A 55-year-old woman is claiming that her previous job with Crown Resorts has left her unable to work in any capacity, local media reported.
According to the Herald Sun, Jo Taylor is asking for “hundreds of thousands of dollars in compensation” for the injuries she got while working at the roulette table. In her statement of claim, Taylor said she had to work “twisting, reaching and stretching across” a roulette table for long periods of time in 2011, and that she was also told to work even though the table’s chip-sorting machine had already conked out.
This, according to the woman’s claim, caused “undue stress” on her back, resulting in “severe injury with permanent residual disability and impairment.”
Taylor said Crown was negligent in at least 19 areas, which included ignoring her injury and complaints, failing to rotate staff’s work, failing to provide the staff with “ergonomically designed work station,” and failing to maintain its equipment “adequately.”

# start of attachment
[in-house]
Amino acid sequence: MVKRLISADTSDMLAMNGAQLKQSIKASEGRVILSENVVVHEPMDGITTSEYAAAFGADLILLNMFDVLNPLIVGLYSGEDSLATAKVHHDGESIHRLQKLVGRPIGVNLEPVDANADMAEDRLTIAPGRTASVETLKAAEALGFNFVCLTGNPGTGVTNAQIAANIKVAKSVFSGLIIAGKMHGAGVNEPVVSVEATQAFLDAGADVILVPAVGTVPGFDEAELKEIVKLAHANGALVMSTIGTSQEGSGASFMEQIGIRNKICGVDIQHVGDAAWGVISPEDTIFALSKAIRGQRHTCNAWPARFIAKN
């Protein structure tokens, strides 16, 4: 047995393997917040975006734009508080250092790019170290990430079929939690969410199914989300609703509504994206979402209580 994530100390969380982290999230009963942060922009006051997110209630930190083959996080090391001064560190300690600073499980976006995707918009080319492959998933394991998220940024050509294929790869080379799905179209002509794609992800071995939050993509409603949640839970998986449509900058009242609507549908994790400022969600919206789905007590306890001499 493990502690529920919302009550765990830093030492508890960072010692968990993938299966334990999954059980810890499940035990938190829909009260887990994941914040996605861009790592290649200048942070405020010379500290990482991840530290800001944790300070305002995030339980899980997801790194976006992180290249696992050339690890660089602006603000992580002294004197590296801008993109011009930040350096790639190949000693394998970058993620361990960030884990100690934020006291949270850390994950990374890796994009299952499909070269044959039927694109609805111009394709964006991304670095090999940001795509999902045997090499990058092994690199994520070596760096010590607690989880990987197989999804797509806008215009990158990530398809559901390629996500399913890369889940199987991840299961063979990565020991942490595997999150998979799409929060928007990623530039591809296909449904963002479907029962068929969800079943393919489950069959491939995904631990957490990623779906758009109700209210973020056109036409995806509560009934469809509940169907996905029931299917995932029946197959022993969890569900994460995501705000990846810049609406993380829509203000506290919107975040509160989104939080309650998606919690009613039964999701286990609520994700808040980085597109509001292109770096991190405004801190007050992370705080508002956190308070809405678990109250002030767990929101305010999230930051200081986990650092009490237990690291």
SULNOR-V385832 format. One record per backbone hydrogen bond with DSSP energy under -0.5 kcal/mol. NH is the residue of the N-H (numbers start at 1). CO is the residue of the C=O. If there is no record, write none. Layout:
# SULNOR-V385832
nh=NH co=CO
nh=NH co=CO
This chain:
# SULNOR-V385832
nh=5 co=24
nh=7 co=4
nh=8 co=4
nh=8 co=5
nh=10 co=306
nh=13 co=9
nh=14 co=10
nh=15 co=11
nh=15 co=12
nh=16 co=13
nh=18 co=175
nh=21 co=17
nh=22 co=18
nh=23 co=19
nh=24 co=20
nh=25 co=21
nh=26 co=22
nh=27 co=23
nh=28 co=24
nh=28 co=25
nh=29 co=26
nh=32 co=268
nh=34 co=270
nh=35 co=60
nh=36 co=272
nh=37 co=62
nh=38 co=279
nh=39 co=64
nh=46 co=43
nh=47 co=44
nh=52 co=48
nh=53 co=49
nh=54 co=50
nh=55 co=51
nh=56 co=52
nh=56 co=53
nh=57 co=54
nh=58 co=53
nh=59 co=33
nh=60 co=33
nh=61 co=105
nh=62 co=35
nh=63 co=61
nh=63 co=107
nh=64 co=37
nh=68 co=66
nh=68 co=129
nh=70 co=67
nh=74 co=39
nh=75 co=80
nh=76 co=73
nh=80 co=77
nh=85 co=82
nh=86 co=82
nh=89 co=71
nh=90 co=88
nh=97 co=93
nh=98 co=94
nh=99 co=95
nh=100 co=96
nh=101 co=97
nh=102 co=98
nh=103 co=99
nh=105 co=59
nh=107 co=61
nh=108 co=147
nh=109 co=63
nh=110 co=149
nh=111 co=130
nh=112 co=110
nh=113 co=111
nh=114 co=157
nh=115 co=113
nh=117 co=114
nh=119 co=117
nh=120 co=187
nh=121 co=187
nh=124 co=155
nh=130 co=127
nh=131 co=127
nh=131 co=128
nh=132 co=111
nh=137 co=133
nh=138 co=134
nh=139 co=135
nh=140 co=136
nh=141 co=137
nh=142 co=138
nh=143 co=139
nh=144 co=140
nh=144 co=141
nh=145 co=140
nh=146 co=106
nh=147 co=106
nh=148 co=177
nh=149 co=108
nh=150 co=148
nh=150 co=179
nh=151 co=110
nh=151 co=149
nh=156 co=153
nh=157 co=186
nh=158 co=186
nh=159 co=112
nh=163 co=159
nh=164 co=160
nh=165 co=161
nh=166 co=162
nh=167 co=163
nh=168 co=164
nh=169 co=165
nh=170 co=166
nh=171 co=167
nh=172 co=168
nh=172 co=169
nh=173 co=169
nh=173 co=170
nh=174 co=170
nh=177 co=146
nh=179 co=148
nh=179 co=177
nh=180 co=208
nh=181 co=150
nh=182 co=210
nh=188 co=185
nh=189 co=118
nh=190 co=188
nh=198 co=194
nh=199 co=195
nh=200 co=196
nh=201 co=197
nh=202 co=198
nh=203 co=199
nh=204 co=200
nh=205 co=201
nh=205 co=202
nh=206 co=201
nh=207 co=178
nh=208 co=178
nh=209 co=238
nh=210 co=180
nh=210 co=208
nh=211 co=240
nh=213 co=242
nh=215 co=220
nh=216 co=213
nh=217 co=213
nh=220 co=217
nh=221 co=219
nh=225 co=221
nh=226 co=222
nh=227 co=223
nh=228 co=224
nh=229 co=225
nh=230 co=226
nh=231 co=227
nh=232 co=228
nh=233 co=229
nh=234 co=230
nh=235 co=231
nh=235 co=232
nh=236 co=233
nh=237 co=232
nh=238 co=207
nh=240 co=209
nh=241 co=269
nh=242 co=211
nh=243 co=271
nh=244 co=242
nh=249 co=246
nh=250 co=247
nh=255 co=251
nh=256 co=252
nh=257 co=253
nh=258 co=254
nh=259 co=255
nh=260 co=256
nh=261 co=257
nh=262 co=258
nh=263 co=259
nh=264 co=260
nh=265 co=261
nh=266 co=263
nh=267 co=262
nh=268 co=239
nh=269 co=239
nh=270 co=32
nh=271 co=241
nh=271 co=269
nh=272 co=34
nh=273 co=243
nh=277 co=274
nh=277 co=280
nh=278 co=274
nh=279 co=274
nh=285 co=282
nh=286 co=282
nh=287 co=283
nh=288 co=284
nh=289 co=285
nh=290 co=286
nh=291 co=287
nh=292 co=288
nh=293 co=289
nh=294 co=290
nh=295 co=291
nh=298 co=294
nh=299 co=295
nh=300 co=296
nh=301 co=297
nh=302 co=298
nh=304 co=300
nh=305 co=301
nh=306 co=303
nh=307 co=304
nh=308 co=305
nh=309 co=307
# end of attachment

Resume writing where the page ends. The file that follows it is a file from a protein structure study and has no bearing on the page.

In addition, Taylor claimed the casino didn’t give “adequate training, supervision and help.”
Taylor received $56,000 a year, but she said in her claim that she has been unable to work since 2012 due to her back injury. Now, she wants the casino to pay for her “lost earnings and future earnings as well as unspecified damages.”
Taylor’s lawyer, Jenny Forti told the Herald Sun that it’s the responsibility of employers “to ensure that they put in place systems of work that allow their staff to carry out their duties in a way that does not place them at foreseeable risk of injury.”
NSW authorities seize ‘re-birthed’ poker machines
Meanwhile, the Liquor and Gaming NSW discovered 15 poker machines that have been refurbished and resold following a fire.
Local news outlet 9news.com.au reported that the machines were already damaged during a fire at the Maitland Bowling Club in the Hunter Valley region. A former club executive and gaming technician allegedly reported to the gaming authorities that the machines were trashed, but “re-birthed” the machines with new illegal compliance plates before the machines were placed back on the market.
Under the Australian law, poker machines are strictly regulated as well as carefully documented and reported whenever they are destroyed or their parts reused.
The Liquor and Gaming NSW said the refurbished poker machines were sold for about $13,000 each. The machines were confiscated from sellers and game rooms of private homes to prevent illegal gambling, according to the news outlet.